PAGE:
Saturday, September 20, 2008

What is a Pseudo-bursa?

Recently I have had a few questions about bulging or fullness following tummy tuck. While there are a handful of reasons for fullness to be noticed some time following the tummy tuck procedure I think the presence of pseudobursa is often under reported or underdiagnosed.

So what is a pseudobursa?
Simply put a pseudobursa is a pocket of extra thick scar tissue. Remember those drains that you had after the tummy tuck? They were necessary to prevent a seroma, or collection of "healing" fluid. Despite the use of drains, however, seroma can still ocurr. It is not hard to imagine that some seroma fluid accumulates after the drains are removed. Of course, the majority of the time the body keeps up with absorption of the seroma fluid and any extra fluid that may be under the abdominal soft-tissue is not noticed. The body naturally wants to isolate any free fluid between the abdominal soft tissue and the abdominal wall. The body knows that it does not belong there so it sends in cells to create scar tissue around the fluid. This scar tissue surrounding a fluid pocket is called a pseudobursa. If the wall of the pseudobursa is thin enough then they usually go undetected. Occasionaly a previously undetectable pseudobursa gets infected. When this ocurrs usually there is some tunneling and drainage at the nearest incision, either the lower incision in the midline or the belly button scar. If the pseudobursa contains a lot of fluid or the scar tissue is very thick it can be noticeable as a bulge or fullness.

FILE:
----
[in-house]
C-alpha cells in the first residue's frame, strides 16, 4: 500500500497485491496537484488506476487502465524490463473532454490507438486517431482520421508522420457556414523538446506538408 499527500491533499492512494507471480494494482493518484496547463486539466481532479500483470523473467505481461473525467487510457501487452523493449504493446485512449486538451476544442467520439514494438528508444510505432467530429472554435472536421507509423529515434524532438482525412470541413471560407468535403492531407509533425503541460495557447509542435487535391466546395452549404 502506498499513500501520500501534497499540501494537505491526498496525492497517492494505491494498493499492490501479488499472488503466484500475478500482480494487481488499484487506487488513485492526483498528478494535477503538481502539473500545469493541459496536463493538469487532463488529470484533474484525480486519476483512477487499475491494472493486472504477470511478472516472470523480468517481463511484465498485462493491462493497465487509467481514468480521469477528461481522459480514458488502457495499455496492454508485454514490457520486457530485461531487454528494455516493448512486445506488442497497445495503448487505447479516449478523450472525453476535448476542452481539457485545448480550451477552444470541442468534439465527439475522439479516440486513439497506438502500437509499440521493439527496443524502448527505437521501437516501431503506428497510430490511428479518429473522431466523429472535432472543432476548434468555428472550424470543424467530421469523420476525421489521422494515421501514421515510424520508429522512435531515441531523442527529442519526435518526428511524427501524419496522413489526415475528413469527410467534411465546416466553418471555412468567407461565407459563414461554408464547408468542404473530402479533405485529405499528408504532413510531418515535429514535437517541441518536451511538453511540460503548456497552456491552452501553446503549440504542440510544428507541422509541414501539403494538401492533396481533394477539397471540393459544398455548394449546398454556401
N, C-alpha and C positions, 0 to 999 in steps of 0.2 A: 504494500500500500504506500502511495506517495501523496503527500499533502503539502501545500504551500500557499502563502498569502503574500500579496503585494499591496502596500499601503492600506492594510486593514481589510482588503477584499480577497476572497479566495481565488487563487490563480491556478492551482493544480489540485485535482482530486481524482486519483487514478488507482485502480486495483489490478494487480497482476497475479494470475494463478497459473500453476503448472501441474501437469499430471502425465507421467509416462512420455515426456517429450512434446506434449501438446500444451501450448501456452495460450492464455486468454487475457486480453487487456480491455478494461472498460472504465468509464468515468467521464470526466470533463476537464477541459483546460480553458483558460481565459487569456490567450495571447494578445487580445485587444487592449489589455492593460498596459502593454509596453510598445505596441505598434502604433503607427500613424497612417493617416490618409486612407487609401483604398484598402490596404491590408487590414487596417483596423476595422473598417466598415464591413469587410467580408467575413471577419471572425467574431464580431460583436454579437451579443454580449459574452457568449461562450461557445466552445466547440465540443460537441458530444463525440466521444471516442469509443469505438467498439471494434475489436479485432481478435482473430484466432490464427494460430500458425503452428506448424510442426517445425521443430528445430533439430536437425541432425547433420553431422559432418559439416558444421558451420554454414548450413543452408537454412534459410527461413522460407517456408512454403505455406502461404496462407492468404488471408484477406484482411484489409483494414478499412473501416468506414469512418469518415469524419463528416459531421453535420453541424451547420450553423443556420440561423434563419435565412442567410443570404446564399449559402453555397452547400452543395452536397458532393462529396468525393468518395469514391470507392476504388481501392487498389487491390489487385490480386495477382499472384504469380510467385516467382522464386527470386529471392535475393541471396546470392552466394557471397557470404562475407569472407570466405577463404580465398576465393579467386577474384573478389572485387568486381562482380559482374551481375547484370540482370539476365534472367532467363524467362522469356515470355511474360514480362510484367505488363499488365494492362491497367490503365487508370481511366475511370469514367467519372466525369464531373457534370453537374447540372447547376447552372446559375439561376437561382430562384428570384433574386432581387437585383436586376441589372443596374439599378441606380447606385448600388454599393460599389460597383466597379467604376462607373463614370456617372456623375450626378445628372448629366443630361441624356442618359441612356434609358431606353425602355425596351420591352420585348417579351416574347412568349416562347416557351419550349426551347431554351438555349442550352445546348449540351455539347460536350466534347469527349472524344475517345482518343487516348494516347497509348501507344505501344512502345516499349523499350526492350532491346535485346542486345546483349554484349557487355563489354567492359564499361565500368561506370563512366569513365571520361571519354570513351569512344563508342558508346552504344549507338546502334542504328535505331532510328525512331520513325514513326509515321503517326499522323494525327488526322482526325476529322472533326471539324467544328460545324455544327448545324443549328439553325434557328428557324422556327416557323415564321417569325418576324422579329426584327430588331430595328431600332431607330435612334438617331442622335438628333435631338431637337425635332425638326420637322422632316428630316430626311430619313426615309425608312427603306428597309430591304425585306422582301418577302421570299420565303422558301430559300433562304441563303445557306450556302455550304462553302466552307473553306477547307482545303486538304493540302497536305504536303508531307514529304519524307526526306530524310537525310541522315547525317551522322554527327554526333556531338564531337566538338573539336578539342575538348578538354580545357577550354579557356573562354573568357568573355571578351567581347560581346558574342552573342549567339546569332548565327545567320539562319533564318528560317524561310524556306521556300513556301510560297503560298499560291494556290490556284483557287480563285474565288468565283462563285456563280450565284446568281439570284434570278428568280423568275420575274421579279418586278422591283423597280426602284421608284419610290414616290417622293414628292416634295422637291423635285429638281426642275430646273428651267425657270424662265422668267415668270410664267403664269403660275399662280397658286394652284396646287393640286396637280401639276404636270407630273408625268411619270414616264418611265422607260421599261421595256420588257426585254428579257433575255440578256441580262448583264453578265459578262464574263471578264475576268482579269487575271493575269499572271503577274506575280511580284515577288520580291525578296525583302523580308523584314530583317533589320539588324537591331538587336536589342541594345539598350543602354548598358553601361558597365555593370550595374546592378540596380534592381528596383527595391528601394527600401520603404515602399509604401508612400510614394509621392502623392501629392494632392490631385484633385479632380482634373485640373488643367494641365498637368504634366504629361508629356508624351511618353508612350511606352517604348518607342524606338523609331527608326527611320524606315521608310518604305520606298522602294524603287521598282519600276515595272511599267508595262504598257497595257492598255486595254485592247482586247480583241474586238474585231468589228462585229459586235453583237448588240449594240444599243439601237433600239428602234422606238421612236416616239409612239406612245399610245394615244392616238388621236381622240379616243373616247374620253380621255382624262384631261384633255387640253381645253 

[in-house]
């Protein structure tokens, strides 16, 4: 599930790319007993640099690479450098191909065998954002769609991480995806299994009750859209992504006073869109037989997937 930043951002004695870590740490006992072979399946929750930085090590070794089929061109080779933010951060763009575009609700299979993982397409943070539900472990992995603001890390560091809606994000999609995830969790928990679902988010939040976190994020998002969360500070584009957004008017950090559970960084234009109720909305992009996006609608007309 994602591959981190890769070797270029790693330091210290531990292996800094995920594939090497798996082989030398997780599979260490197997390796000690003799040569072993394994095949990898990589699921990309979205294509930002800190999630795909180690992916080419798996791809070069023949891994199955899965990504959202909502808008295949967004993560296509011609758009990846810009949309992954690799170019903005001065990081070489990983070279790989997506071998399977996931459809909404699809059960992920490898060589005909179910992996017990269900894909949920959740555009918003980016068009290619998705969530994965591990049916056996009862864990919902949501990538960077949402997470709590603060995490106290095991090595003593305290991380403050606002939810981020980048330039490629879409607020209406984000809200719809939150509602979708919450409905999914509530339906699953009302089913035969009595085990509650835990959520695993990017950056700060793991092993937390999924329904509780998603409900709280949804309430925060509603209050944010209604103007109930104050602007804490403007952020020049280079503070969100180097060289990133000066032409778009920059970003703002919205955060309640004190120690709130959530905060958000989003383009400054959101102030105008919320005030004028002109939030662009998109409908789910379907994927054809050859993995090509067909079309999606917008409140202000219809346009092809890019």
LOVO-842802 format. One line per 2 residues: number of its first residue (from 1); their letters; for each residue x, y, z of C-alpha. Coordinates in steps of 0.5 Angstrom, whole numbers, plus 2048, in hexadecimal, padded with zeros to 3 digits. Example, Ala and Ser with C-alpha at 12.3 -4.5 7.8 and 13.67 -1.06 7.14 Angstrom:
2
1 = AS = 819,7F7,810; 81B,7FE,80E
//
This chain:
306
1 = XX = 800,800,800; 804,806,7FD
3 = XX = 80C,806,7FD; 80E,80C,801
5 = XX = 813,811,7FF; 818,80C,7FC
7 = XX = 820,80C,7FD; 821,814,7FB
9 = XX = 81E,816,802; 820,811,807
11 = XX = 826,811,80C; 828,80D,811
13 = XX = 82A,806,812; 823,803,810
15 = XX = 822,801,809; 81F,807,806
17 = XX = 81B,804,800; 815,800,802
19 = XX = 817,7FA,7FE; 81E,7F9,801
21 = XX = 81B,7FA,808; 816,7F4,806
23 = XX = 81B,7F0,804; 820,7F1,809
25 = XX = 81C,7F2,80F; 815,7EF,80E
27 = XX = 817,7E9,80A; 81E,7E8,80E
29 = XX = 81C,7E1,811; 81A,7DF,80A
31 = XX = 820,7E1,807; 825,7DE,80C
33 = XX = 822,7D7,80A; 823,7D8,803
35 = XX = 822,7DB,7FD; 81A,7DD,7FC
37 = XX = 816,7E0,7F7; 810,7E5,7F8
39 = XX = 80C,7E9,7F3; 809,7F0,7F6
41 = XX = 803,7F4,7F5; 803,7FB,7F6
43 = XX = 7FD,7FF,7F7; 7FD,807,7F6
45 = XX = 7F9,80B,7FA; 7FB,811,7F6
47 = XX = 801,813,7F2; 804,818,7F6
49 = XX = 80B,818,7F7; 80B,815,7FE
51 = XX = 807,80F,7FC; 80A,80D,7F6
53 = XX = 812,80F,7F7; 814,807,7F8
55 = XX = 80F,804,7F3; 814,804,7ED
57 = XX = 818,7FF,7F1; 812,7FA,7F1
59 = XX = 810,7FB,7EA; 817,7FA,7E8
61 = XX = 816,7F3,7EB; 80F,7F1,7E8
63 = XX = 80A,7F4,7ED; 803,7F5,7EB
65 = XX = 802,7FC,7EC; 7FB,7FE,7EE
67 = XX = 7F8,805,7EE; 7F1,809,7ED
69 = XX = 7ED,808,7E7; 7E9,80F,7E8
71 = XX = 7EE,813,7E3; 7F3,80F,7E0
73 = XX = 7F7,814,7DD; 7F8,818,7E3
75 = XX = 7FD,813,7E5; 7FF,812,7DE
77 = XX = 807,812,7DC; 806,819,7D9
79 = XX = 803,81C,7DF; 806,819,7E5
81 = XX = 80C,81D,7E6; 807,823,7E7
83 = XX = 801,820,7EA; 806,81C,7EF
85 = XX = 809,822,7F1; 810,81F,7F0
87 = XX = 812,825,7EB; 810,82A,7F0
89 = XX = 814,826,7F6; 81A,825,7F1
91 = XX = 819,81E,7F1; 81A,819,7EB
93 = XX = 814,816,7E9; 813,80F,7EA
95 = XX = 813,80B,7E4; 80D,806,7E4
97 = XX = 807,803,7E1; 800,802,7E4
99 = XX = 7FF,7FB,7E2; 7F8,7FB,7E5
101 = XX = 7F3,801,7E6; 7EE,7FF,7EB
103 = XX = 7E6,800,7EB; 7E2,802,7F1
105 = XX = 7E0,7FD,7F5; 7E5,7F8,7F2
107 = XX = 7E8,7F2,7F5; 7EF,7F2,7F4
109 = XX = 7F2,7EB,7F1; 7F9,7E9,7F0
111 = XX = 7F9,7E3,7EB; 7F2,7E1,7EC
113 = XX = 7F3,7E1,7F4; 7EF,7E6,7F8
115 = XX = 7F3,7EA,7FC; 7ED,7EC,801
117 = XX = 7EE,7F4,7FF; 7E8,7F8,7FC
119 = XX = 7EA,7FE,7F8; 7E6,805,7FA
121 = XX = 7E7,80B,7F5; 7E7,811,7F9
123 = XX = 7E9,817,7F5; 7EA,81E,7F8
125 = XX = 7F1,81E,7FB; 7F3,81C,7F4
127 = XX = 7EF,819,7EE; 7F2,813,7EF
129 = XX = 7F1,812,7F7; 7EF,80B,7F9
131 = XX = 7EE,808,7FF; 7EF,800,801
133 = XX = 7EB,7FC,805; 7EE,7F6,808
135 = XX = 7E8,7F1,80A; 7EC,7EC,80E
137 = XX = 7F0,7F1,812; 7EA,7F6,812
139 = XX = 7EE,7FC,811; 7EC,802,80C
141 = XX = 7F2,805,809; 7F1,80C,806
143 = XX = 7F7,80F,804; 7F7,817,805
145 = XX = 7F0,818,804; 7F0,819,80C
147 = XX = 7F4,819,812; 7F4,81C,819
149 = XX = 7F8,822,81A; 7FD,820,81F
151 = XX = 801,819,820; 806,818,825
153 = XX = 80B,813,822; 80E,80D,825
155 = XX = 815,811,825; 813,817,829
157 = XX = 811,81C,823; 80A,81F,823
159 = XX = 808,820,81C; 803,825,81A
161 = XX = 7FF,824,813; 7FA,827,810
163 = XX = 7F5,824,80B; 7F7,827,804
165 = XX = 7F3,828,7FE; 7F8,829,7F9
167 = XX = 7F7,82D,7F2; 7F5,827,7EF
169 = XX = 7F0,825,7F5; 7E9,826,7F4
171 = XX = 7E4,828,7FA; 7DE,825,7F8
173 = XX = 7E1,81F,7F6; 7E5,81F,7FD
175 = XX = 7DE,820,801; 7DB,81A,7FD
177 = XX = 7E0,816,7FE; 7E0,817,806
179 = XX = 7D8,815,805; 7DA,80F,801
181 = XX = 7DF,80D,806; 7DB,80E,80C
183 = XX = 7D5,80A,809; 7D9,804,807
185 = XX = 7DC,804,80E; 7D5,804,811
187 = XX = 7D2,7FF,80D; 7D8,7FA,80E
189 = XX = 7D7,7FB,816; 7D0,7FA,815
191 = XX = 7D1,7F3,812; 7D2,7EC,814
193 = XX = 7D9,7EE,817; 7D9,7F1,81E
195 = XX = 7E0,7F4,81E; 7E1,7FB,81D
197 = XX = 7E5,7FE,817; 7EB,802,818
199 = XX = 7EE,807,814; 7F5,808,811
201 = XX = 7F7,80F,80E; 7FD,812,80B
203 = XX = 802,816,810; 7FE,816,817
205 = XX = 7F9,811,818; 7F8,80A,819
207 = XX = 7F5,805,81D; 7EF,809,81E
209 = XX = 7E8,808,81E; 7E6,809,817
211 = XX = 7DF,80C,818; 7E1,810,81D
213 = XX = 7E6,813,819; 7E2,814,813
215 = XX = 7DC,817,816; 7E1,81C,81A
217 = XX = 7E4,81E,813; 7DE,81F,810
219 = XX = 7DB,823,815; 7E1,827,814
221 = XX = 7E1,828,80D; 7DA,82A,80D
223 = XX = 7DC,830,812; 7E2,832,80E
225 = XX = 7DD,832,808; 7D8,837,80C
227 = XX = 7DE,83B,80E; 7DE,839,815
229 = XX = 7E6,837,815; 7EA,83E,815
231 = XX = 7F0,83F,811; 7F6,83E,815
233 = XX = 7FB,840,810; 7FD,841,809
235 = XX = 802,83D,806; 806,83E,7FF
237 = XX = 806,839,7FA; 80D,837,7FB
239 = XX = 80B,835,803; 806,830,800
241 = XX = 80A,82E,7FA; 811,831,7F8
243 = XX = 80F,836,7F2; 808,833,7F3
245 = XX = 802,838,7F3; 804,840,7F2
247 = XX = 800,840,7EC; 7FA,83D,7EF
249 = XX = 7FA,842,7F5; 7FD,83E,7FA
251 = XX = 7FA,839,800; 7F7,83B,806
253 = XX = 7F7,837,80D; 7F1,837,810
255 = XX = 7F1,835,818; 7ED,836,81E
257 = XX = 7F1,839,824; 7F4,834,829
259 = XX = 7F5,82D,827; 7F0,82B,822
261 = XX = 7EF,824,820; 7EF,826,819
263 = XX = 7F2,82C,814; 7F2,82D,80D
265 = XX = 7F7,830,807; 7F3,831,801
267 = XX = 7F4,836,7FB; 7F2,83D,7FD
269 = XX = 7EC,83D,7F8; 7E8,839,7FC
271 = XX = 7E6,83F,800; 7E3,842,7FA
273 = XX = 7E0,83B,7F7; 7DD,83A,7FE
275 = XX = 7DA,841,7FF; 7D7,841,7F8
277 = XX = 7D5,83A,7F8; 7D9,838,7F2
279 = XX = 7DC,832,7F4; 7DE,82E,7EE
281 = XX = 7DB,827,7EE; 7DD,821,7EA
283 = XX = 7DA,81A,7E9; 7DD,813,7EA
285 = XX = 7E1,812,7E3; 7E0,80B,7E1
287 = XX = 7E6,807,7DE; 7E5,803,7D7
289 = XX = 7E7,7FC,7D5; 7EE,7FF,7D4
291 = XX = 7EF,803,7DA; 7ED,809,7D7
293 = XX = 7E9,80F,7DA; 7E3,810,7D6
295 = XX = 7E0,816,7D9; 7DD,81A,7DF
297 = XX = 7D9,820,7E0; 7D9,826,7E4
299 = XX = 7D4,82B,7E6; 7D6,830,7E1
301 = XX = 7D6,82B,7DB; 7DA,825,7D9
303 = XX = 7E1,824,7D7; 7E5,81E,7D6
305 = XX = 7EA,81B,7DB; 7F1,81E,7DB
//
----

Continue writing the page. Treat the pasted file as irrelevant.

The most common areas for pseudobursa formation is just above the waistline incision in the middle. This is the most gravity dependant area so it is naturally the most likely area for pseudobursa formation. Pseudobursa can also be seen just above the belly button. The presence of the belly button stalk and the surrounding tissue can form an area for a seroma to accumulate and for a pseudobursa to form.

How do you treat pseudobursa?
Although the pseudobursa can be injected with medicine to scar the two parts together and reduce the overall size, this is usually not that effective. If the pseudobursa is detected either by the development of infection or because it can be felt or seen as a bulge or fullness then it should be removed. The prior incision scar must be used to access the pseudobursa. The scar tissue is then removed, sutures are placed to obliterate the space where the pseudobursa was located, and drains as well as an abdominal binder are used similar to the original tummy tuck procedure. The recovery process is usually much easier than the original tummy tuck procedure with the exception of the drains and the abdominal binder.

Below is a photo of a pseudobursa excision.  Extra skin and soft tissue with the underying pseudobursa was removed.  When present on top of the abdominal wall the size of the pseudobursa is actually large and more spread out.  Once it is detached from the surrounding tissue it shrinks up.  This contractile property is likely related to some of the symptoms patients experience when a pseudobursa is present.

Feel free to ask any questions that I may not have covered. Look for an extended tummy tuck post next.

All the best,

Dr. Remus Repta
Phoenix/Scottsdale, AZ